Now, we have another assignment operator, which works on three operands. This is known as ternary operator.

This is basically a replacement of simple if-else block for variable assignment. It has the following form,
variable x = (expression) ? value if true : value if false

Let's put this in code, that will make a clear picture.


 /*  
  * Copyright 2014-2015 Palash Kanti Kundu.  
  *  
  * Licensed under the Apache License, Version 2.0 (the "License");  
  * you may not use this file except in compliance with the License.  
  * You may obtain a copy of the License at  
  *  
  *   http://www.apache.org/licenses/LICENSE-2.0  
  *  
  * Unless required by applicable law or agreed to in writing, software  
  * distributed under the License is distributed on an "AS IS" BASIS,  
  * WITHOUT WARRANTIES OR CONDITIONS OF ANY KIND, either express or implied.  
  * See the License for the specific language governing permissions and  
  * limitations under the License.  
  */  

 /**  
  * @author Palash Kanti Kundu  
  * @version 1.0  
  * @since Jan 25, 2015  
  */  
 public class MainClass {  
      /**  
       * @param args  
       */  
      public static void main(String[] args) {  
           // Literal assignment  
           int ten = 10;  
           // Using ternary  
           int twenty = (ten == 10) ? 20 : 30;  
           int thirty = (ten != 10) ? 20 : 30;  
           String fourty = (ten == 10) ? "40" : "30";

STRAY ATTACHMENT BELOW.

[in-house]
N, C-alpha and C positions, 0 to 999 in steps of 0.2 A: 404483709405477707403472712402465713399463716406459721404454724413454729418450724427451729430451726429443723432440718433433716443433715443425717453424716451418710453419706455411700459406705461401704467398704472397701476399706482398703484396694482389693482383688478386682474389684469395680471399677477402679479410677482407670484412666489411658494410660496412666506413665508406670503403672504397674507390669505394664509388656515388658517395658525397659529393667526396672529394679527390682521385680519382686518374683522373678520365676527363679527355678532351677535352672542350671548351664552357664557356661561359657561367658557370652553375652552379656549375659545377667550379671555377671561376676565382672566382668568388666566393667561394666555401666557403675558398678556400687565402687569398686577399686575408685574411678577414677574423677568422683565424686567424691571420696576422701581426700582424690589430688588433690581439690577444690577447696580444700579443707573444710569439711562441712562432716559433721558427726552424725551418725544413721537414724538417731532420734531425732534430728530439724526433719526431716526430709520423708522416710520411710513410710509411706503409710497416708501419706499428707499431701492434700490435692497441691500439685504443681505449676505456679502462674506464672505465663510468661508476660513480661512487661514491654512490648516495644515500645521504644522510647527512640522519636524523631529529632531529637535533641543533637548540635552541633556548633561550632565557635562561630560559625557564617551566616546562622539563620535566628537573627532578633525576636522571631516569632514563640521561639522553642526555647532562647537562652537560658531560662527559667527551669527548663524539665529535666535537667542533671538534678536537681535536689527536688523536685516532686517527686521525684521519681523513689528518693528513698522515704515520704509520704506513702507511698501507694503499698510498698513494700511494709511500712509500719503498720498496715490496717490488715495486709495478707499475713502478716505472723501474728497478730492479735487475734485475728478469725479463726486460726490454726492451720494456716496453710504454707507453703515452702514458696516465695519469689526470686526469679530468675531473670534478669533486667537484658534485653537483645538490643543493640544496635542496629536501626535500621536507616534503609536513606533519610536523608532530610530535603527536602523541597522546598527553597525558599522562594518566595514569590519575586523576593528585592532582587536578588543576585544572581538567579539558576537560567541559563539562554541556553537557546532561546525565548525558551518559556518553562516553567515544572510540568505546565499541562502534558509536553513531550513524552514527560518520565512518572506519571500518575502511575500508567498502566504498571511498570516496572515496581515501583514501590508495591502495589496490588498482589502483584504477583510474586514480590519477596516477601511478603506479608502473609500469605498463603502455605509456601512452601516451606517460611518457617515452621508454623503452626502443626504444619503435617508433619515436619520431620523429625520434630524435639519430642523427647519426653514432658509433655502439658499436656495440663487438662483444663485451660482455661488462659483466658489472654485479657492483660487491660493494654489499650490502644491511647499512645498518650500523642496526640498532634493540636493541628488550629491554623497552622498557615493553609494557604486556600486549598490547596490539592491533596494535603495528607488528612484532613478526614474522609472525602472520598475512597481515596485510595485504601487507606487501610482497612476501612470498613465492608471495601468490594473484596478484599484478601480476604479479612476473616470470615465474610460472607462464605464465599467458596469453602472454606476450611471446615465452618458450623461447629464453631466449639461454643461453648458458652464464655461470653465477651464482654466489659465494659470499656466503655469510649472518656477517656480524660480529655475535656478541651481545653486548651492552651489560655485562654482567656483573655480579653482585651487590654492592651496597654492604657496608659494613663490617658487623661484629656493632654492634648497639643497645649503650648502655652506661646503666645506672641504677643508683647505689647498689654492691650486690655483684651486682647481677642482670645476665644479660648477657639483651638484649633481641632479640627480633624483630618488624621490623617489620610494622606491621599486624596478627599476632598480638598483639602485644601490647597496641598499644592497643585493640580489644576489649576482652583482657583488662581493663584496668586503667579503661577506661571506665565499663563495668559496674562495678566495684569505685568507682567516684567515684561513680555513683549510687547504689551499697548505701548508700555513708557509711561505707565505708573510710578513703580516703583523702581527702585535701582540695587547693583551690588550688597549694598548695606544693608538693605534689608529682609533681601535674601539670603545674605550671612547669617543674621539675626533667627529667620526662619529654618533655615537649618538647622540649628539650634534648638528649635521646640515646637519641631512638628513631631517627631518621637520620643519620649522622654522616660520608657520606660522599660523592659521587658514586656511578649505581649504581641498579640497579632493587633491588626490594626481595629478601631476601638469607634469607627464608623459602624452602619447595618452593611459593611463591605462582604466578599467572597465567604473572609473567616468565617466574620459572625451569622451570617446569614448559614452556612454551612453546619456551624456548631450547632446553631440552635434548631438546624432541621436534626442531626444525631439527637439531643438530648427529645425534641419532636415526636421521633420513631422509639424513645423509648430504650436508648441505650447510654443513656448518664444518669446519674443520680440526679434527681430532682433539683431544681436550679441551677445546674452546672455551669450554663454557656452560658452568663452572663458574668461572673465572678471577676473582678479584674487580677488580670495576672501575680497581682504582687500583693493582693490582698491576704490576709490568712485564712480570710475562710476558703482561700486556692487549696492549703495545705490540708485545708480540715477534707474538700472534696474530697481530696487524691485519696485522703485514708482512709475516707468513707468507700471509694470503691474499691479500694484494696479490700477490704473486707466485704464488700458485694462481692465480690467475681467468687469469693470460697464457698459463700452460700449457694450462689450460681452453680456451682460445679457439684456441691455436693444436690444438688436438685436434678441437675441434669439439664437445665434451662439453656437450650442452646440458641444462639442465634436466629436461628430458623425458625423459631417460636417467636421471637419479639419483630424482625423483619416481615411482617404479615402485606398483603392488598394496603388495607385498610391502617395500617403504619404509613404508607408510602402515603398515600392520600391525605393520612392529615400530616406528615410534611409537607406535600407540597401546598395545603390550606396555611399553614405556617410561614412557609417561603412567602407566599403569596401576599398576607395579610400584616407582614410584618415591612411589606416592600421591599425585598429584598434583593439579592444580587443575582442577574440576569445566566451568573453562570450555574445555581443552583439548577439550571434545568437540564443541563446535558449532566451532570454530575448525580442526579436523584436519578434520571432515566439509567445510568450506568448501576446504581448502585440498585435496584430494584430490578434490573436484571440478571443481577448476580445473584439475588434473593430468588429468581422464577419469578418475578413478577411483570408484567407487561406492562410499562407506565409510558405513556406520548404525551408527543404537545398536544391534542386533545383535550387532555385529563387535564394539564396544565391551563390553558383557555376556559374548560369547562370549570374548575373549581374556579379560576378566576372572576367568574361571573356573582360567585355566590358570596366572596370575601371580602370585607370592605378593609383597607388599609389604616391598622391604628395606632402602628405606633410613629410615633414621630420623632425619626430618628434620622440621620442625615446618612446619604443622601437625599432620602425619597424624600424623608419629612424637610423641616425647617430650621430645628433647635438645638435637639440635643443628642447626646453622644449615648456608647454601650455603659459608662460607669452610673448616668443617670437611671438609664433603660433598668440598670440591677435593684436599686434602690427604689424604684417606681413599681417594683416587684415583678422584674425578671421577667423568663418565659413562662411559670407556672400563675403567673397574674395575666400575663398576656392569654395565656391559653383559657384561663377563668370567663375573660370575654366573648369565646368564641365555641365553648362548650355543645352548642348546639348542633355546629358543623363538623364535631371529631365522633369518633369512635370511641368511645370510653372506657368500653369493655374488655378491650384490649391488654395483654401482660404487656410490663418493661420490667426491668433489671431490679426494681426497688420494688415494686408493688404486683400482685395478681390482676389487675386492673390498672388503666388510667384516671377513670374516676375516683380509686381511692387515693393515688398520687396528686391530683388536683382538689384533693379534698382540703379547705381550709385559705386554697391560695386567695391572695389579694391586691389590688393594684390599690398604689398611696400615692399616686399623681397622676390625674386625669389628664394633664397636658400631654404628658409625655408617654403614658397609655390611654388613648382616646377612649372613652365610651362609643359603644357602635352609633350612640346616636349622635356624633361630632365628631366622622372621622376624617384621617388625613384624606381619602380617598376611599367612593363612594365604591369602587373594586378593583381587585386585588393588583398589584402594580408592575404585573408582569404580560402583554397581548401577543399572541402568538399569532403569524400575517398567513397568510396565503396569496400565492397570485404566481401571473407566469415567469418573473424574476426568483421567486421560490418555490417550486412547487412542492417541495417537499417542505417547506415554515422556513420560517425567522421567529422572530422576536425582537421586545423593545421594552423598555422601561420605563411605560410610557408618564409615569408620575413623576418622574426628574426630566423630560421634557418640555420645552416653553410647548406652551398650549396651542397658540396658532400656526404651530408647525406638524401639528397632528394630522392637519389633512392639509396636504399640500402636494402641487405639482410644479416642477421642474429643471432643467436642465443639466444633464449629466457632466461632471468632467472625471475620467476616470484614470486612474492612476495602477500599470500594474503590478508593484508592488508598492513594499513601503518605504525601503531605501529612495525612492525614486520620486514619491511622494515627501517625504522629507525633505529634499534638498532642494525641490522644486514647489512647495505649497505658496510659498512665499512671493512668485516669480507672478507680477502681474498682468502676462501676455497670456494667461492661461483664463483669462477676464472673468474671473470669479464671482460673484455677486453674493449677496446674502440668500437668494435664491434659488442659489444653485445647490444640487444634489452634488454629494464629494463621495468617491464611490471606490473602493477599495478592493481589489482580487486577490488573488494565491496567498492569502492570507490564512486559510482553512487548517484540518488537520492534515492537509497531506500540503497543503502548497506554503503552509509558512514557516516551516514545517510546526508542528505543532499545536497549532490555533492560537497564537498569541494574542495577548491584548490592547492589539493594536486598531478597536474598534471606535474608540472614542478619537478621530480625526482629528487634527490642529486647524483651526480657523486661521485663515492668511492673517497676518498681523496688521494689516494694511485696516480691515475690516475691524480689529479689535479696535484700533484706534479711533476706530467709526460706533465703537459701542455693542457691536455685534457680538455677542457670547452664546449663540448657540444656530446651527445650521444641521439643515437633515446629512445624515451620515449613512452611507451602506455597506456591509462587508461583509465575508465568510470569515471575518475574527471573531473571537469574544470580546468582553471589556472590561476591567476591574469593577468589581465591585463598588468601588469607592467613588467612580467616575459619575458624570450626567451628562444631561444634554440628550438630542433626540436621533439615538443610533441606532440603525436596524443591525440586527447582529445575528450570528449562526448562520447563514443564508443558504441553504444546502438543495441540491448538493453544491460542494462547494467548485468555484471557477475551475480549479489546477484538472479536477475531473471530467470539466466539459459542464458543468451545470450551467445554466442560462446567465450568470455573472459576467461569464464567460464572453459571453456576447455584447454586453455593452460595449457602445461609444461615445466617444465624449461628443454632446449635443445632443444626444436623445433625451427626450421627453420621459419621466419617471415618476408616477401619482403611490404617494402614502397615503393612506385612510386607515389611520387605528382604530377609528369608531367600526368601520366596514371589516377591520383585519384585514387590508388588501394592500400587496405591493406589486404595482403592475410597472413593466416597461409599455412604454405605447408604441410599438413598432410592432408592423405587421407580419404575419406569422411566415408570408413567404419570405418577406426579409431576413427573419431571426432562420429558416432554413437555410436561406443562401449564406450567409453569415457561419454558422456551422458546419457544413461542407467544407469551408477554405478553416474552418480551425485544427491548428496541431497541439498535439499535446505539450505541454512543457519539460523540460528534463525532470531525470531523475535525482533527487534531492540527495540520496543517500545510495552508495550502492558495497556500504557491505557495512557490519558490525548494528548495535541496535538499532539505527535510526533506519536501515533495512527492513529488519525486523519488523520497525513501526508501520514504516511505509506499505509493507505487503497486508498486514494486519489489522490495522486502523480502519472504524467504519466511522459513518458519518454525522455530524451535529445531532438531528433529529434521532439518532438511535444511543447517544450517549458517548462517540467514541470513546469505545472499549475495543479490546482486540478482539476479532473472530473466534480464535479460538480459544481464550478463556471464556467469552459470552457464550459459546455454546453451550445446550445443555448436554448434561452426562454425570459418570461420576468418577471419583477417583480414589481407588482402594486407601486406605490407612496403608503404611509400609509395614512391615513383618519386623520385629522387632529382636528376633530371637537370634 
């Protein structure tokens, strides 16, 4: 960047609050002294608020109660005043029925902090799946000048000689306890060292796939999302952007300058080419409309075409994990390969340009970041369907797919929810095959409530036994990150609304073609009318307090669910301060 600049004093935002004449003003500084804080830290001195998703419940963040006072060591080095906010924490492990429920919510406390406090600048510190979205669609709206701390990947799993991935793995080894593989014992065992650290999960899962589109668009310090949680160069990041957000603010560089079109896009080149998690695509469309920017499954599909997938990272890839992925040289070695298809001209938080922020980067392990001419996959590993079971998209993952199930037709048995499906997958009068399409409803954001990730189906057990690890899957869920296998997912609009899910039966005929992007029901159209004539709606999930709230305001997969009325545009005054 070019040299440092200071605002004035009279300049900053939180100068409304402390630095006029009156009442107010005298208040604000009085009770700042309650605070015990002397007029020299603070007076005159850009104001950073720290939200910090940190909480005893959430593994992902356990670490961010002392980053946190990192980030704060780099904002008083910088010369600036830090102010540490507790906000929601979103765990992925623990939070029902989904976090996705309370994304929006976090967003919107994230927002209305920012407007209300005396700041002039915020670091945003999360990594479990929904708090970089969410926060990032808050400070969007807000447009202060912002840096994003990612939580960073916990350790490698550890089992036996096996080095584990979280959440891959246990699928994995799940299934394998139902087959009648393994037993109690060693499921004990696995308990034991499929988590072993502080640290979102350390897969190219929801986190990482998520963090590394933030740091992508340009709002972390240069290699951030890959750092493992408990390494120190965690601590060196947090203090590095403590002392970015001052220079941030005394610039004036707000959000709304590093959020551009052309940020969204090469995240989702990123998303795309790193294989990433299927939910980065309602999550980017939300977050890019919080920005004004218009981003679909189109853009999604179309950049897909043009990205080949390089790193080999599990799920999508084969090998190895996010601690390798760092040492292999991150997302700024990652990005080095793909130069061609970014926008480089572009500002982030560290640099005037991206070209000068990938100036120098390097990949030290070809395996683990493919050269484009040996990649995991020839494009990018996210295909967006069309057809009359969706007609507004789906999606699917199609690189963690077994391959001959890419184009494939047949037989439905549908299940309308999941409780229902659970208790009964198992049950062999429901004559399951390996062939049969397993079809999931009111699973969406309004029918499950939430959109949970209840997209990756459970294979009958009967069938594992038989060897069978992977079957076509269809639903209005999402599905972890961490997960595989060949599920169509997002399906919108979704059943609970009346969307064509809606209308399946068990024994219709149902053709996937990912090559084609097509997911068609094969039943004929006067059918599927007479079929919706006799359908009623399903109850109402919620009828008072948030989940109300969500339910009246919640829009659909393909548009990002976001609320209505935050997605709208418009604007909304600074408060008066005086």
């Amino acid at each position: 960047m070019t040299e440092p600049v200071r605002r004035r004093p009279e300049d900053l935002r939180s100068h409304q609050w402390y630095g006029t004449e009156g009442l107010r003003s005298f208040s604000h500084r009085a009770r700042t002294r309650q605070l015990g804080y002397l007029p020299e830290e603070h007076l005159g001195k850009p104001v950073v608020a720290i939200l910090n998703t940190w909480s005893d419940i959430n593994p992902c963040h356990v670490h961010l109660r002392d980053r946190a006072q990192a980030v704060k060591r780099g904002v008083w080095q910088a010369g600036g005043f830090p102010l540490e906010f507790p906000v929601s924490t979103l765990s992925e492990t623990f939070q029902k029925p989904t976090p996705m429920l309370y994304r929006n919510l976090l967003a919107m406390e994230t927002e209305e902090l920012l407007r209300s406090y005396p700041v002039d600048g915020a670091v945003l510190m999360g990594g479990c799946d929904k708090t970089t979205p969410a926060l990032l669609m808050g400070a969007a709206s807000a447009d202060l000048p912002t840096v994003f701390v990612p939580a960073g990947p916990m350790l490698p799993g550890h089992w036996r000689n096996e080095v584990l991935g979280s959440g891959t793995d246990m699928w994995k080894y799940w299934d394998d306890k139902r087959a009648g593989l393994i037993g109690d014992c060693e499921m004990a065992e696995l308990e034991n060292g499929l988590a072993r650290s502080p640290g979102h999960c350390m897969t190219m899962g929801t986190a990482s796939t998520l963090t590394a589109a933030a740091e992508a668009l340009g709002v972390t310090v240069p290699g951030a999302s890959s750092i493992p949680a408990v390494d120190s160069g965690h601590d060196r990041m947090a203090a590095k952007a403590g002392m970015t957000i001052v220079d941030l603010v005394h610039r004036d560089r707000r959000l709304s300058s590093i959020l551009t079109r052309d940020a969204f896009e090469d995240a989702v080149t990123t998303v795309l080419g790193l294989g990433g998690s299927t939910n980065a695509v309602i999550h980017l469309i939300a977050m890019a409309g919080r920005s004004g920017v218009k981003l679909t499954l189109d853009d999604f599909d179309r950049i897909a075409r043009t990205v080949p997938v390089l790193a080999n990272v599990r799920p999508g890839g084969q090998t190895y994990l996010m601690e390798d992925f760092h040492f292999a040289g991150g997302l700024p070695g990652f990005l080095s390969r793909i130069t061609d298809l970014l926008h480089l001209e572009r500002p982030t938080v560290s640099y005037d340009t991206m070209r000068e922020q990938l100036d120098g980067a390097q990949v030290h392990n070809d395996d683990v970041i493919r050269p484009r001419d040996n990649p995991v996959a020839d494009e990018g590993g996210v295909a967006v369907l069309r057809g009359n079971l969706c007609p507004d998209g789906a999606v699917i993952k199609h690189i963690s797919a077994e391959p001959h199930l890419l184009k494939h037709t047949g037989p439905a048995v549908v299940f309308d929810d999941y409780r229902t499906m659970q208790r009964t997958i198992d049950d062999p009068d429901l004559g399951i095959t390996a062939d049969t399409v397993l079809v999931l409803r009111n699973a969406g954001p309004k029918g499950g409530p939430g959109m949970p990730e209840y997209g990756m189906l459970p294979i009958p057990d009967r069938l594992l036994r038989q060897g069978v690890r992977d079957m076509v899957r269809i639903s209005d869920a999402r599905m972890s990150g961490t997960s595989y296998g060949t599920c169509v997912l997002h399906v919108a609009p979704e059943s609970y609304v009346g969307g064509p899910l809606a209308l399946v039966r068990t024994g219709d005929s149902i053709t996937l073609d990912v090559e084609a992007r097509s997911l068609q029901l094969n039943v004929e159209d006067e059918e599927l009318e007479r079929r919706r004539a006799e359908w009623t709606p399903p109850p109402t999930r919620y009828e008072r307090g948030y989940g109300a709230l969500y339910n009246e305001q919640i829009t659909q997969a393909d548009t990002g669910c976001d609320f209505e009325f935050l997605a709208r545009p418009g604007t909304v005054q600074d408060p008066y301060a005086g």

System.out.println(twenty);  
           System.out.println(thirty);  
           System.out.println(fourty);  
      }  
 }  
And the output is,

 20  
 30  
 40  

Basically the previous program is analogous to the following,

 /*  
  * Copyright 2014-2015 Palash Kanti Kundu.  
  *  
  * Licensed under the Apache License, Version 2.0 (the "License");  
  * you may not use this file except in compliance with the License.  
  * You may obtain a copy of the License at  
  *  
  *   http://www.apache.org/licenses/LICENSE-2.0  
  *  
  * Unless required by applicable law or agreed to in writing, software  
  * distributed under the License is distributed on an "AS IS" BASIS,  
  * WITHOUT WARRANTIES OR CONDITIONS OF ANY KIND, either express or implied.  
  * See the License for the specific language governing permissions and  
  * limitations under the License.  
  */  

 /**  
  * @author Palash Kanti Kundu  
  * @version 1.0  
  * @since Jan 25, 2015  
  */  
 public class MainClass {  
      /**  
       * @param args  
       */  
      public static void main(String[] args) {  
           // Literal assignment  
           int ten = 10;  
           int twenty, thirty;  
           String fourty;  
           if (ten == 10) {  
                twenty = 20;  
           } else {  
                twenty = 30;  
           }  
           if (ten != 10) {  
                thirty = 20;  
           } else {  
                thirty = 30;  
           }  
           if (ten == 10) {  
                fourty = "40";  
           } else {  
                fourty = "30";  
           }  
           System.out.println(twenty);  
           System.out.println(thirty);  
           System.out.println(fourty);  
      }  
 }  

Of course, the output is no different from the previous one.

Already if-else is there, why do we need ternary ?
Well, for less code to write, better readability. It does not really impact on performance. It basically depends on the programmer which one to use.

At this point, you are more likely to check all the operators. I am not going to make you wait...
Just wish you a happy operator testing !!!!